A student who ended up stuck in a tree after falling 3,000ft (914m) when his canopy failed to open on his very first parachute jump has vowed to have another go.
After Liam Byrne, 18, was rescued from a tree near Shotton Colliery, in County Durham, virtually uninjured after his horror fall, firefighters said he was lucky to be alive.
But asked if he will jump again he said: "Probably, we will see - best way to get over it."
Follow the story on the ITV News Tyne Tees website.
An extended video from the viewpoint of Felix Baumgartner as he hurtled towards the Earth has been released. Showing the curvature of the planet as Felix desperately tries to stabilise himself at the beginning on the jump.
A student had a lucky escape after he lost control of his parachute on his first ever jump and landed in a tree.
Liam Byrne's parachutes became entangled before he landed in Shotton Colliery, County Durham.
The 18-year-old, who narrowly avoided landing on a church, was stuck for about half an hour before being rescued by firefighters.
"It was a bit scary, I just made sure I grabbed on to the tree until someone came and found me," said the Northumbria University student.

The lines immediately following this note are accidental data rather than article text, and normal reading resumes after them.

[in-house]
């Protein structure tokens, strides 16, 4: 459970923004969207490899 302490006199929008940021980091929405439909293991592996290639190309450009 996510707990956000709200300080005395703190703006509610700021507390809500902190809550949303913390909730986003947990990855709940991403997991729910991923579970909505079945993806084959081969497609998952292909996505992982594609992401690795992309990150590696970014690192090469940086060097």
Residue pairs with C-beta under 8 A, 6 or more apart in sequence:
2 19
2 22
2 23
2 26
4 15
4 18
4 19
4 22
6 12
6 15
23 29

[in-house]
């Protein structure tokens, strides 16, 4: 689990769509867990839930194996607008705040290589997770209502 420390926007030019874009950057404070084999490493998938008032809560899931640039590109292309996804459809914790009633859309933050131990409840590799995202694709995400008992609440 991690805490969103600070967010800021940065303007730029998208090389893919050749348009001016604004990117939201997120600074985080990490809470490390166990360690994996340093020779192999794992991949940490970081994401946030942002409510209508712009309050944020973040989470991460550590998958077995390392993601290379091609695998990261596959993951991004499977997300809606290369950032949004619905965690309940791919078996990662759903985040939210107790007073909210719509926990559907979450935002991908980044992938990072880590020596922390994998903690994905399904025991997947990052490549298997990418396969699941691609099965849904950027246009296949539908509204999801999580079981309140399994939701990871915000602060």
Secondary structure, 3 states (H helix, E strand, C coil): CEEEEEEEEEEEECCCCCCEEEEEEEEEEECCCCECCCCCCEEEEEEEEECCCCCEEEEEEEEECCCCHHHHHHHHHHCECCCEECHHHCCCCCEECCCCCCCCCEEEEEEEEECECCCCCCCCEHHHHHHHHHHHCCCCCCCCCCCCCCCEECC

Follow the story on the ITV Tyne Tees site.
Felix Baumgartner's record 24-mile skydive can now be seen - in part - from his own perspective, courtesy of a headcam attached to the Austrian's jumpsuit.
"When I was standing there on top of the world, you become so humble, you do not think about breaking records any more...the only thing you want is to come back alive," Felix Baumgartner told a press conference.
Asked what he said when he was about to jump, he repeated: "I know the whole world is watching now, and I wish the world could see what I see.
"And sometimes you have to go up really high to understand how small you are."
Felix Baumgartner said he "really thought [he] was in trouble" whilst he was tumbling during freefall:
"There was a time I really thought I was in trouble. I had to decide to fight all the way down and I finally got stable." Felix Baumgartner
Watch his live press conference here.
Watch the dive here.
Felix Baumgartner said that standing on the step, waiting to jump, he thought: "Please God, don't let me down."
Speaking to press, project officials revealed preliminary data which they believe broke the following records:
- An exit altitude of 128,100 feet breaks the record for the highest jump by a human.
- 373 meters per second, 1342.8 kmph or 833.9 mph (mach 1.24) is the highest vertical velocity achieved by a freefalling human.
The speed of sound is about 768 mph.
Click 'play' to watch skydiver Felix Baumgartner speak to media for the first time since his record-breaking jump.